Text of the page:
About 3 years ago, I posted several articles written by Dr. Joan Esnayra, President and Founder of the Psychiatric Service Dog Society. At the time these articles were written (2009), Dr. Esnayra was a consultant for the U.S. Army then looking for innovative ways of assisting troops and Veterans with PTSD using among other innovations-expanded access to Dogs.
What I came away with, both back then and now is a debate and effort on the part of established (or is that establishment) Physical Service Dog organizations fearing an influx (competition) of poorly trained dogs destined for people with cognitive or mental disorders such a PTSD.
That’s one way of looking at it another of course is that the establishment Service Dog organizations (meaning Guide Dogs for the Blind and related physical disabilities) did not want competition from the Psych Dog community.
One need only do a Google search of “Dogs for Vets or Dogs for Veterans,” to note the growth of a potential competitor to the traditional physical disability community of Dog Trainers and Suppliers.
Let’s be the Devil’s Advocate for a moment and agree that Rules for Assistance and Service Dogs should remain in the realm of organizations that have traditionally focused on physical disabilities such as blindness.
Question remains as regards Veterans (or even youngsters with autism and related cognitive disorders), does the establishment Service Dog community seriously intend expanding their focus into Mental Health related disabilities? Can the established traditional Service Dog organizations provide enough professionally trained dogs to meet the needs of America’s Veterans, and if they can at what costs?
That said, when one considers that the Department of Veterans Affairs (VA) may intent siding with the establishment Service Dog industry to restrict access to the VA to solely dogs trained by those organizations whose focus had been (and remains) physical handicaps – the result can only be that the VA will never recognize disability compensation or benefits to cover training and access such dogs.
Anyway Dr. Esnayra has asked the Veterans Activist Community to not support HR 1627 – Honoring America’s Veterans and Caring for Camp Lejeune Families Act of 2012 because of language that would allow the VA to restrict the definition of what a Service Dog is and as a result limiting the number of Veterans with Service Dogs from entering VA facilities unless such animals have the blessing of establishment Physical Service Dog organizations.
In her words, “HR1627 was finally signed-off by Congress. Now, this proverbial ‘Trojan Horse’ bill is sitting on Obama’s desk waiting for his NAIVE signature.”
To the nontraditional Service Dog community that tends to focus beyond physical to cognitive and mental handicaps of Veterans caused by never ending wartime deployments and exposure to trauma, Dr. Esnayra says:
Posted by: Robert L. Hanafin, SP5, U.S. Army (69-77), Major, U.S. Air Force-Retired (77-94), Veterans Issues and Peace Activism Editor, Veterans Today News Network.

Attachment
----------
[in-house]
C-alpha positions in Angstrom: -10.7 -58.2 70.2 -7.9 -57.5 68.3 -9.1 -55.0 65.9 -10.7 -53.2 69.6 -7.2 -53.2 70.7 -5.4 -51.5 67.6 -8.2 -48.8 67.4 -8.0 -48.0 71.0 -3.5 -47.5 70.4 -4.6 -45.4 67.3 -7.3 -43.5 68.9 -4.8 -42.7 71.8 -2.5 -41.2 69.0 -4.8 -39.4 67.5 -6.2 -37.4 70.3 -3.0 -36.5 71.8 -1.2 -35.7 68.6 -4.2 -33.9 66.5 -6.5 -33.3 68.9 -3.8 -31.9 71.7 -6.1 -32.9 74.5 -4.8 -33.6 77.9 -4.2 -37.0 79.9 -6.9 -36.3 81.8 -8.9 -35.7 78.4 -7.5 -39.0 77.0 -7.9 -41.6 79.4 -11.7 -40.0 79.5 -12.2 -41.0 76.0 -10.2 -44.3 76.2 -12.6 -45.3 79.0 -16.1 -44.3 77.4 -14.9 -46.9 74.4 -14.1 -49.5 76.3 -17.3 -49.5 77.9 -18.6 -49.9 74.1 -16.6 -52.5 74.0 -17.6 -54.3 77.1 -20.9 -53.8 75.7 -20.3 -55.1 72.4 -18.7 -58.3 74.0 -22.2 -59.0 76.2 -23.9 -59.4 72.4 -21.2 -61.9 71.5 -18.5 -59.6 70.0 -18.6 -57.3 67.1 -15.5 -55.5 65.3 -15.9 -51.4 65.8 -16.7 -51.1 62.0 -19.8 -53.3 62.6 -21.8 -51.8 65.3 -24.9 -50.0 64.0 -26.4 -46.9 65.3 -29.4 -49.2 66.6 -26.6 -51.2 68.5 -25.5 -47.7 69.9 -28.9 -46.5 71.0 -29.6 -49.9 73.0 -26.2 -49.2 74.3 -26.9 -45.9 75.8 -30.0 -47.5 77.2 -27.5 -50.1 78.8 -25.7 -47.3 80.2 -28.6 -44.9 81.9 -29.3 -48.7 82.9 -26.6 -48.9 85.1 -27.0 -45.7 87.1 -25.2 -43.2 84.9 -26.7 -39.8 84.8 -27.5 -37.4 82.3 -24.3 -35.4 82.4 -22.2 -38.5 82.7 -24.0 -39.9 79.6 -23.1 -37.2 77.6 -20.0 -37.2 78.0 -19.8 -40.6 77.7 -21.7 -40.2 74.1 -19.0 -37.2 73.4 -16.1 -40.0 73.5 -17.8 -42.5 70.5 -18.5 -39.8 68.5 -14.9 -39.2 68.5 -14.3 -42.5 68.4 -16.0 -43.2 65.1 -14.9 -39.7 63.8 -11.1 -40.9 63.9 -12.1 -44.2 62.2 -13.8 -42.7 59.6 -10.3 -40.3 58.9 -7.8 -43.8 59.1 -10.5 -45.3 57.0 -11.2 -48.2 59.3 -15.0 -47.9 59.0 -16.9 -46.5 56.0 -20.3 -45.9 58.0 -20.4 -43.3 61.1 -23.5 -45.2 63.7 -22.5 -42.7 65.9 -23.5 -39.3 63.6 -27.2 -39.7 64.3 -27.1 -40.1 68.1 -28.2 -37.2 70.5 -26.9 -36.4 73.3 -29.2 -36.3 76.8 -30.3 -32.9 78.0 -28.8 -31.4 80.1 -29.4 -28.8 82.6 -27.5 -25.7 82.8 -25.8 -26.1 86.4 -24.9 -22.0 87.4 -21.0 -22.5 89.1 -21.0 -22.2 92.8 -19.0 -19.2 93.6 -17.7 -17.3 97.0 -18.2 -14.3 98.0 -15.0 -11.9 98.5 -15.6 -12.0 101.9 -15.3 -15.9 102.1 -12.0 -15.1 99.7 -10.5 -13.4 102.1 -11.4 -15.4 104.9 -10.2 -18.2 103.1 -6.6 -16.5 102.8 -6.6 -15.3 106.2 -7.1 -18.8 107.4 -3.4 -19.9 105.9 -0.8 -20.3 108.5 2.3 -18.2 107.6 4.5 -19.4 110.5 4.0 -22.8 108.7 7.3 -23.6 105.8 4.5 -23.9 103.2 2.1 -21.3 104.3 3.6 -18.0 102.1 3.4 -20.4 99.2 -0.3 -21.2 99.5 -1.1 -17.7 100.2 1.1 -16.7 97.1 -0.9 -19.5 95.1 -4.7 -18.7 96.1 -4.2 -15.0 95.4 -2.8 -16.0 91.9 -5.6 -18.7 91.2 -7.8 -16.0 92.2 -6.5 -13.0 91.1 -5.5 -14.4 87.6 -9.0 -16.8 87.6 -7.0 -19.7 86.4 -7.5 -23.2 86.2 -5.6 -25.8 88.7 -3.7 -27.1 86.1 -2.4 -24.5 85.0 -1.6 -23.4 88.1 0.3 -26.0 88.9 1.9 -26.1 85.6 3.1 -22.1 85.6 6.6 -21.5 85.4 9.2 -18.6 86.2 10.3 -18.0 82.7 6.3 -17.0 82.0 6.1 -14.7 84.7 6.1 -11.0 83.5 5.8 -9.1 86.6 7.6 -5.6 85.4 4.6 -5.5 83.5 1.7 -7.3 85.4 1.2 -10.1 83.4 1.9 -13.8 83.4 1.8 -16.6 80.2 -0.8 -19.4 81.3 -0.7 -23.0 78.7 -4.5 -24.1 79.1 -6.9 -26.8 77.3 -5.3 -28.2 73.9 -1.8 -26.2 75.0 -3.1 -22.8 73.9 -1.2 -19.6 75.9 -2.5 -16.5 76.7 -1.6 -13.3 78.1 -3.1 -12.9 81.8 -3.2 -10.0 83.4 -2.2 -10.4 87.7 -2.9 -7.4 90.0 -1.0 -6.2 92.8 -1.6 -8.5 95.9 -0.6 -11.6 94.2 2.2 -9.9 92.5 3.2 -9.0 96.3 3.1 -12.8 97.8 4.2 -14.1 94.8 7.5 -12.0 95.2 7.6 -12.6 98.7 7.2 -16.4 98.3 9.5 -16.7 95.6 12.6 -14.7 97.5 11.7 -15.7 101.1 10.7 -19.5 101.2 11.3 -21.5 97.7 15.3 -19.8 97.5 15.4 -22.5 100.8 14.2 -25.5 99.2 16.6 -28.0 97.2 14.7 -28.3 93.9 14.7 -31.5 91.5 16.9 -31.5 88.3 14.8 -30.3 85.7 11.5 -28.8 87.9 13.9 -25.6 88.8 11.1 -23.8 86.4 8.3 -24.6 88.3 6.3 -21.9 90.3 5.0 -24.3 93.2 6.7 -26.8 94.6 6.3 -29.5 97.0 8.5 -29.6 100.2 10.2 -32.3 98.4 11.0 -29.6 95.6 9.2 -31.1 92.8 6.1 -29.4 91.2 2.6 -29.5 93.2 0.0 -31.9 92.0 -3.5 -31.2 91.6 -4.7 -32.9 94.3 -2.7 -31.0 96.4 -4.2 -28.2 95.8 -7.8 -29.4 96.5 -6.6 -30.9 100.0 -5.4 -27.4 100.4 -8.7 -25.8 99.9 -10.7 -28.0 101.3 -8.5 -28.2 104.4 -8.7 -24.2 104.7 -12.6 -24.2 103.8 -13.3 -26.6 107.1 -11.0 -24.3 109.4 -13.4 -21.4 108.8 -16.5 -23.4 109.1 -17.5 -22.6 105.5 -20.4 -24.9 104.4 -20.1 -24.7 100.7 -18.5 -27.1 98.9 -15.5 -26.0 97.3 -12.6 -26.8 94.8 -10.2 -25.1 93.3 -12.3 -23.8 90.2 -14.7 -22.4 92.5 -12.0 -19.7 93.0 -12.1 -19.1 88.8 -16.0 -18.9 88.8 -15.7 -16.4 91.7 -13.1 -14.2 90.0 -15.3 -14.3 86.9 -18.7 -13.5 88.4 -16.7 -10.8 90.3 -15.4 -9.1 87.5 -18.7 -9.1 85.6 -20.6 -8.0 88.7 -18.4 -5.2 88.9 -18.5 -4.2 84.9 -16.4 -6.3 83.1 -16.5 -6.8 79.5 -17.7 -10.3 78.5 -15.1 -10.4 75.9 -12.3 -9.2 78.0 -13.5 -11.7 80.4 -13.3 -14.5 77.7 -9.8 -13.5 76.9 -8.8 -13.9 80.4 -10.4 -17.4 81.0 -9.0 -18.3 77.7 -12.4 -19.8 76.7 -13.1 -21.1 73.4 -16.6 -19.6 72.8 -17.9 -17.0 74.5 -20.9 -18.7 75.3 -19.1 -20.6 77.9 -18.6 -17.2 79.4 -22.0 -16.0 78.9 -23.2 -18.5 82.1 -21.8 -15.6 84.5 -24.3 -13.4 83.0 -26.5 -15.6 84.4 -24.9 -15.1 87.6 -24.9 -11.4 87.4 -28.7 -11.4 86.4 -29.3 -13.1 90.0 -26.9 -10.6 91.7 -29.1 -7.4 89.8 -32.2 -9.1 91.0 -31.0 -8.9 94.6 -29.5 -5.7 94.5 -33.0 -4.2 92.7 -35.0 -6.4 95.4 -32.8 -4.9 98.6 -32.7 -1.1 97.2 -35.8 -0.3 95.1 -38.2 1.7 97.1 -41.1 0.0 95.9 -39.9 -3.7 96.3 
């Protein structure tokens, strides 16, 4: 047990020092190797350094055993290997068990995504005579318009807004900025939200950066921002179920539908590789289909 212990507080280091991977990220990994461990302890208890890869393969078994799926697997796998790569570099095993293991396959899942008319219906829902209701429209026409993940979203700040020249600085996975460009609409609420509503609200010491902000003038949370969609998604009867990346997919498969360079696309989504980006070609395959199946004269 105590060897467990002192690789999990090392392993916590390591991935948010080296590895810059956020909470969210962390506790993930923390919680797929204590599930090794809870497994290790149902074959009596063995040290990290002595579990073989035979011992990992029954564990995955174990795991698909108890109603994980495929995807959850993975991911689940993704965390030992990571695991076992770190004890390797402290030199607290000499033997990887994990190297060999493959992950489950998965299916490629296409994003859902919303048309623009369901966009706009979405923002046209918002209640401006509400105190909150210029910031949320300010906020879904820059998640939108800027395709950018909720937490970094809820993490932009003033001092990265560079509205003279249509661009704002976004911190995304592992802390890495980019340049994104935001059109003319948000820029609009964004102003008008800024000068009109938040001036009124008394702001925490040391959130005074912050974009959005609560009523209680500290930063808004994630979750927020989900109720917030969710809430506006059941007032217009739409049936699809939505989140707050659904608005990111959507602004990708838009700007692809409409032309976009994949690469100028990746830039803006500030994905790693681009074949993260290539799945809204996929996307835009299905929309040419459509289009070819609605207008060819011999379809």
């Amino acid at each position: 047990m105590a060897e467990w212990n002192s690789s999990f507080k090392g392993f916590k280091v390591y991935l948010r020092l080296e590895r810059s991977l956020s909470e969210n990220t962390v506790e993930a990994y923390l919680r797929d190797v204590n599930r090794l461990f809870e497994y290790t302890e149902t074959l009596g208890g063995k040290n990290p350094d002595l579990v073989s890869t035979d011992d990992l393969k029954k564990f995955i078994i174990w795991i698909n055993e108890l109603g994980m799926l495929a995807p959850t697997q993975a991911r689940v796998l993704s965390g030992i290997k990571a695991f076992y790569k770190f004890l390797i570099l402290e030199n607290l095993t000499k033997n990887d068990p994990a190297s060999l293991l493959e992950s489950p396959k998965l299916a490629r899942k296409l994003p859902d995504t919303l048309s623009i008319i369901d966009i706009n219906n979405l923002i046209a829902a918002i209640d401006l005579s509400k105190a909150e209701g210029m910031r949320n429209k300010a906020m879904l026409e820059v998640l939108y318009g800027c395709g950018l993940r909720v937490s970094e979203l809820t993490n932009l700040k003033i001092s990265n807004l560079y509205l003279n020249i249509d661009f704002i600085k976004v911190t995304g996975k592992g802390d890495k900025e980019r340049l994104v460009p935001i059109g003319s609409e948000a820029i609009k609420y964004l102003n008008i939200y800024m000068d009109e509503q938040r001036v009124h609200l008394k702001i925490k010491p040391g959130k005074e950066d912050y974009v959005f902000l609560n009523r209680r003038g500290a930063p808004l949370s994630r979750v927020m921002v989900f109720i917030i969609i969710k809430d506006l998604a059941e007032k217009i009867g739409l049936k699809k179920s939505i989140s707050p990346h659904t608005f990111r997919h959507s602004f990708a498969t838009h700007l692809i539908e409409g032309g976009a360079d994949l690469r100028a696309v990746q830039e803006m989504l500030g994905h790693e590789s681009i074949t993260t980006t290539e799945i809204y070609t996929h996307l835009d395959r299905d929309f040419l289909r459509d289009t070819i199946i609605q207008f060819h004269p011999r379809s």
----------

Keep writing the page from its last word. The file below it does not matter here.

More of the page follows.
These links to the several articles I posted for Dr. Esnayra back in 2009 serves as background on the debate between the Physical Disability Assistance Dog community and the Cognitive Disability Assistance Dog Community.
As a side note, I personally have a problem with calling of labeling an Assistance or Service Dog as a Psychiatric Service Dog due to the never ending STIGMA associated with having such illnesses. Simply put, I personally would not set myself up for confrontation in a public place by having my dog advertise my handicap. However, the point remains that such animals are beneficial to Veterans with cognitive disabilities and PTSD regardless.
Current Related Articles and Opinions on the restrictive nature of HR 1627.
Readers are more than welcome to use the articles I’ve posted on Veterans Today, I’ve had to take a break from VT as Veterans Issues and Peace Activism Editor and staff writer due to personal medical reasons in our military family that take away too much time needed to properly express future stories or respond to readers in a timely manner.
My association with VT since its founding in 2004 has been a very rewarding experience for me.
Retired from both the Air Force and Civil Service. Went in the regular Army at 17 during Vietnam (1968), stayed in the Army Reserve to complete my eight year commitment in 1976. Served in Air Defense Artillery, and a Mechanized Infantry Division (4MID) at Fort Carson, Co. Used the GI Bill to go to college, worked full time at the VA, and non-scholarship Air Force 2-Year ROTC program for prior service military. Commissioned in the Air Force in 1977. Served as a Military Intelligence Officer from 1977 to 1994. Upon retirement I entered retail drugstore management training with Safeway Drugs Stores in California. Retail Sales Management was not my cup of tea, so I applied my former U.S. Civil Service status with the VA to get my foot in the door at the Justice Department, and later Department of the Navy retiring with disability from the Civil Service in 2000.
I’ve been with Veterans Today since the site originated. I’m now on the Editorial Board. I was also on the Editorial Board of Our Troops News Ladder another progressive leaning Veterans and Military Family news clearing house.
I remain married for over 45 years. I am both a Vietnam Era and Gulf War Veteran. I served on Okinawa and Fort Carson, Colorado during Vietnam and in the Office of the Air Force Inspector General at Norton AFB, CA during Desert Storm. I retired from the Air Force in 1994 having worked on the Air Staff and Defense Intelligence Agency at the Pentagon.